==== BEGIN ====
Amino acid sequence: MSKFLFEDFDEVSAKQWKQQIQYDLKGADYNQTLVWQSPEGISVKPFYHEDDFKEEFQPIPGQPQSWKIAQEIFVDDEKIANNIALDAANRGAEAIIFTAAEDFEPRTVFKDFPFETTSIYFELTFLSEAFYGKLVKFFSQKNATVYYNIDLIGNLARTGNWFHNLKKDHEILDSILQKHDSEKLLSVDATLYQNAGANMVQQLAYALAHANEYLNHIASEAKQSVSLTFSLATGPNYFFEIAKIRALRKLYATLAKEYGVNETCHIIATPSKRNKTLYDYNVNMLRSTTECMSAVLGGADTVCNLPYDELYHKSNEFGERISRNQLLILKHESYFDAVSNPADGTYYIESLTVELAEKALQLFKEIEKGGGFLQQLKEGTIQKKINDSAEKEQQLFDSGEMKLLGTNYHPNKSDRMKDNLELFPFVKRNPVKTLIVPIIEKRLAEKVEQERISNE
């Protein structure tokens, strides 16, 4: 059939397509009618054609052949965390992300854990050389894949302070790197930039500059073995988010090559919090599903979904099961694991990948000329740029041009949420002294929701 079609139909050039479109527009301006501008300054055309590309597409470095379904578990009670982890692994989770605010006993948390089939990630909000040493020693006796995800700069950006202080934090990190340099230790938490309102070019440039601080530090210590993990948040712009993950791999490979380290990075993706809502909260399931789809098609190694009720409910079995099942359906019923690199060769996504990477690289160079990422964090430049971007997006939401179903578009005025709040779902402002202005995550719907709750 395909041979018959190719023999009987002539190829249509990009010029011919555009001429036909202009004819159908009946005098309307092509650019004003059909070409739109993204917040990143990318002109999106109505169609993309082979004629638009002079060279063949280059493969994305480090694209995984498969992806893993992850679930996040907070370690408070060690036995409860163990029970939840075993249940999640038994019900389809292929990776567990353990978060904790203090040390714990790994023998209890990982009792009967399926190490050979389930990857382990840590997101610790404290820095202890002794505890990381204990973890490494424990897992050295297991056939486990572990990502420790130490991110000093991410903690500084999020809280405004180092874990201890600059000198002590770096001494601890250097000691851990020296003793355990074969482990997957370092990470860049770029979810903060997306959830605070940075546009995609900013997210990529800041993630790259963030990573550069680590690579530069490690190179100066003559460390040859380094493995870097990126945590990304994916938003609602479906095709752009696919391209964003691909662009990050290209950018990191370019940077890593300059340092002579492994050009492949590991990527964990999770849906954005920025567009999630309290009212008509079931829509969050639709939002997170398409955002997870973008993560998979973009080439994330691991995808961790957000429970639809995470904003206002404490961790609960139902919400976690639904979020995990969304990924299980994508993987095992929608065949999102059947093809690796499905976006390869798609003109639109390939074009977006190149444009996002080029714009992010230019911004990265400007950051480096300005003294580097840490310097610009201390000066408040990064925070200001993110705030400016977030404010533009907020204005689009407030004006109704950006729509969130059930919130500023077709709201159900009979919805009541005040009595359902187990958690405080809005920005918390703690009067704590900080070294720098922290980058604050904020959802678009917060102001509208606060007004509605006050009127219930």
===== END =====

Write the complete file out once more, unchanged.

Amino acid sequence: MSKFLFEDFDEVSAKQWKQQIQYDLKGADYNQTLVWQSPEGISVKPFYHEDDFKEEFQPIPGQPQSWKIAQEIFVDDEKIANNIALDAANRGAEAIIFTAAEDFEPRTVFKDFPFETTSIYFELTFLSEAFYGKLVKFFSQKNATVYYNIDLIGNLARTGNWFHNLKKDHEILDSILQKHDSEKLLSVDATLYQNAGANMVQQLAYALAHANEYLNHIASEAKQSVSLTFSLATGPNYFFEIAKIRALRKLYATLAKEYGVNETCHIIATPSKRNKTLYDYNVNMLRSTTECMSAVLGGADTVCNLPYDELYHKSNEFGERISRNQLLILKHESYFDAVSNPADGTYYIESLTVELAEKALQLFKEIEKGGGFLQQLKEGTIQKKINDSAEKEQQLFDSGEMKLLGTNYHPNKSDRMKDNLELFPFVKRNPVKTLIVPIIEKRLAEKVEQERISNE
């Protein structure tokens, strides 16, 4: 059939397509009618054609052949965390992300854990050389894949302070790197930039500059073995988010090559919090599903979904099961694991990948000329740029041009949420002294929701 079609139909050039479109527009301006501008300054055309590309597409470095379904578990009670982890692994989770605010006993948390089939990630909000040493020693006796995800700069950006202080934090990190340099230790938490309102070019440039601080530090210590993990948040712009993950791999490979380290990075993706809502909260399931789809098609190694009720409910079995099942359906019923690199060769996504990477690289160079990422964090430049971007997006939401179903578009005025709040779902402002202005995550719907709750 395909041979018959190719023999009987002539190829249509990009010029011919555009001429036909202009004819159908009946005098309307092509650019004003059909070409739109993204917040990143990318002109999106109505169609993309082979004629638009002079060279063949280059493969994305480090694209995984498969992806893993992850679930996040907070370690408070060690036995409860163990029970939840075993249940999640038994019900389809292929990776567990353990978060904790203090040390714990790994023998209890990982009792009967399926190490050979389930990857382990840590997101610790404290820095202890002794505890990381204990973890490494424990897992050295297991056939486990572990990502420790130490991110000093991410903690500084999020809280405004180092874990201890600059000198002590770096001494601890250097000691851990020296003793355990074969482990997957370092990470860049770029979810903060997306959830605070940075546009995609900013997210990529800041993630790259963030990573550069680590690579530069490690190179100066003559460390040859380094493995870097990126945590990304994916938003609602479906095709752009696919391209964003691909662009990050290209950018990191370019940077890593300059340092002579492994050009492949590991990527964990999770849906954005920025567009999630309290009212008509079931829509969050639709939002997170398409955002997870973008993560998979973009080439994330691991995808961790957000429970639809995470904003206002404490961790609960139902919400976690639904979020995990969304990924299980994508993987095992929608065949999102059947093809690796499905976006390869798609003109639109390939074009977006190149444009996002080029714009992010230019911004990265400007950051480096300005003294580097840490310097610009201390000066408040990064925070200001993110705030400016977030404010533009907020204005689009407030004006109704950006729509969130059930919130500023077709709201159900009979919805009541005040009595359902187990958690405080809005920005918390703690009067704590900080070294720098922290980058604050904020959802678009917060102001509208606060007004509605006050009127219930």